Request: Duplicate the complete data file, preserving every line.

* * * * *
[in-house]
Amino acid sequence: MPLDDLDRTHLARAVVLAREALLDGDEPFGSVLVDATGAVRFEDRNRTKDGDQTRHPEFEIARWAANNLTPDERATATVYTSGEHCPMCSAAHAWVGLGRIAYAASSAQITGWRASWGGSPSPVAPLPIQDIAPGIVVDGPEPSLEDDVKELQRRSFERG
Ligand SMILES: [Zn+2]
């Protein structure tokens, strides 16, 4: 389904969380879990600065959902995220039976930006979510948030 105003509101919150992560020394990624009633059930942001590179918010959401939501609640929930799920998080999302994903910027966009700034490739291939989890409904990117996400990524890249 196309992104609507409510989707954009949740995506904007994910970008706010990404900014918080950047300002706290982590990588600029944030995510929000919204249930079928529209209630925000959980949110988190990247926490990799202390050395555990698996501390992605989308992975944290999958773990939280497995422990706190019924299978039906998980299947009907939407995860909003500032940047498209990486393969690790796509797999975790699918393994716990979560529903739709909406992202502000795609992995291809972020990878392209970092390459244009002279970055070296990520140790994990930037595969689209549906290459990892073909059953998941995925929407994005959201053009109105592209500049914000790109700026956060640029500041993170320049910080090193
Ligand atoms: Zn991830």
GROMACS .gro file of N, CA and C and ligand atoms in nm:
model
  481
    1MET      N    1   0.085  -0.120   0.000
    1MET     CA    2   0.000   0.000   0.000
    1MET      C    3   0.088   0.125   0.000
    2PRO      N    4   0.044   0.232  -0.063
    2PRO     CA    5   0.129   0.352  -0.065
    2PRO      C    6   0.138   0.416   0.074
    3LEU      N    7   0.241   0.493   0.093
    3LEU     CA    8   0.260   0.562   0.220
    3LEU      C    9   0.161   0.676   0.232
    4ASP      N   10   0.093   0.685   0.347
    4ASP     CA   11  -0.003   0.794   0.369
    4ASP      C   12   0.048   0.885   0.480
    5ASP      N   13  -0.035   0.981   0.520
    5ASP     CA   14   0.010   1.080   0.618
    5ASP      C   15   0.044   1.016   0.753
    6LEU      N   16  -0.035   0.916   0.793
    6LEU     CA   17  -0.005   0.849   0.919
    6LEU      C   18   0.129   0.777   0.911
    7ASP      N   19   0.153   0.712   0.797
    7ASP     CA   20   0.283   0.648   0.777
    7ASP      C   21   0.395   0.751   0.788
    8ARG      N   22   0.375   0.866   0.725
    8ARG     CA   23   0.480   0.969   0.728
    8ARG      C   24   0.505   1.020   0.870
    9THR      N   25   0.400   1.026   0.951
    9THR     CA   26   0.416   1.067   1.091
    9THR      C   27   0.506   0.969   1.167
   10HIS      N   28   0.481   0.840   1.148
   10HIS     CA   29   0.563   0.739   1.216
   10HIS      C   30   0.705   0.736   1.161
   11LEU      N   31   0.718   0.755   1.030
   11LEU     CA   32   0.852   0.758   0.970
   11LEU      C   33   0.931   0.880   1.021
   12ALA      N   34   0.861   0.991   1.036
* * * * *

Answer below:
[in-house]
Amino acid sequence: MPLDDLDRTHLARAVVLAREALLDGDEPFGSVLVDATGAVRFEDRNRTKDGDQTRHPEFEIARWAANNLTPDERATATVYTSGEHCPMCSAAHAWVGLGRIAYAASSAQITGWRASWGGSPSPVAPLPIQDIAPGIVVDGPEPSLEDDVKELQRRSFERG
Ligand SMILES: [Zn+2]
């Protein structure tokens, strides 16, 4: 389904969380879990600065959902995220039976930006979510948030 105003509101919150992560020394990624009633059930942001590179918010959401939501609640929930799920998080999302994903910027966009700034490739291939989890409904990117996400990524890249 196309992104609507409510989707954009949740995506904007994910970008706010990404900014918080950047300002706290982590990588600029944030995510929000919204249930079928529209209630925000959980949110988190990247926490990799202390050395555990698996501390992605989308992975944290999958773990939280497995422990706190019924299978039906998980299947009907939407995860909003500032940047498209990486393969690790796509797999975790699918393994716990979560529903739709909406992202502000795609992995291809972020990878392209970092390459244009002279970055070296990520140790994990930037595969689209549906290459990892073909059953998941995925929407994005959201053009109105592209500049914000790109700026956060640029500041993170320049910080090193
Ligand atoms: Zn991830």
GROMACS .gro file of N, CA and C and ligand atoms in nm:
model
  481
    1MET      N    1   0.085  -0.120   0.000
    1MET     CA    2   0.000   0.000   0.000
    1MET      C    3   0.088   0.125   0.000
    2PRO      N    4   0.044   0.232  -0.063
    2PRO     CA    5   0.129   0.352  -0.065
    2PRO      C    6   0.138   0.416   0.074
    3LEU      N    7   0.241   0.493   0.093
    3LEU     CA    8   0.260   0.562   0.220
    3LEU      C    9   0.161   0.676   0.232
    4ASP      N   10   0.093   0.685   0.347
    4ASP     CA   11  -0.003   0.794   0.369
    4ASP      C   12   0.048   0.885   0.480
    5ASP      N   13  -0.035   0.981   0.520
    5ASP     CA   14   0.010   1.080   0.618
    5ASP      C   15   0.044   1.016   0.753
    6LEU      N   16  -0.035   0.916   0.793
    6LEU     CA   17  -0.005   0.849   0.919
    6LEU      C   18   0.129   0.777   0.911
    7ASP      N   19   0.153   0.712   0.797
    7ASP     CA   20   0.283   0.648   0.777
    7ASP      C   21   0.395   0.751   0.788
    8ARG      N   22   0.375   0.866   0.725
    8ARG     CA   23   0.480   0.969   0.728
    8ARG      C   24   0.505   1.020   0.870
    9THR      N   25   0.400   1.026   0.951
    9THR     CA   26   0.416   1.067   1.091
    9THR      C   27   0.506   0.969   1.167
   10HIS      N   28   0.481   0.840   1.148
   10HIS     CA   29   0.563   0.739   1.216
   10HIS      C   30   0.705   0.736   1.161
   11LEU      N   31   0.718   0.755   1.030
   11LEU     CA   32   0.852   0.758   0.970
   11LEU      C   33   0.931   0.880   1.021
   12ALA      N   34   0.861   0.991   1.036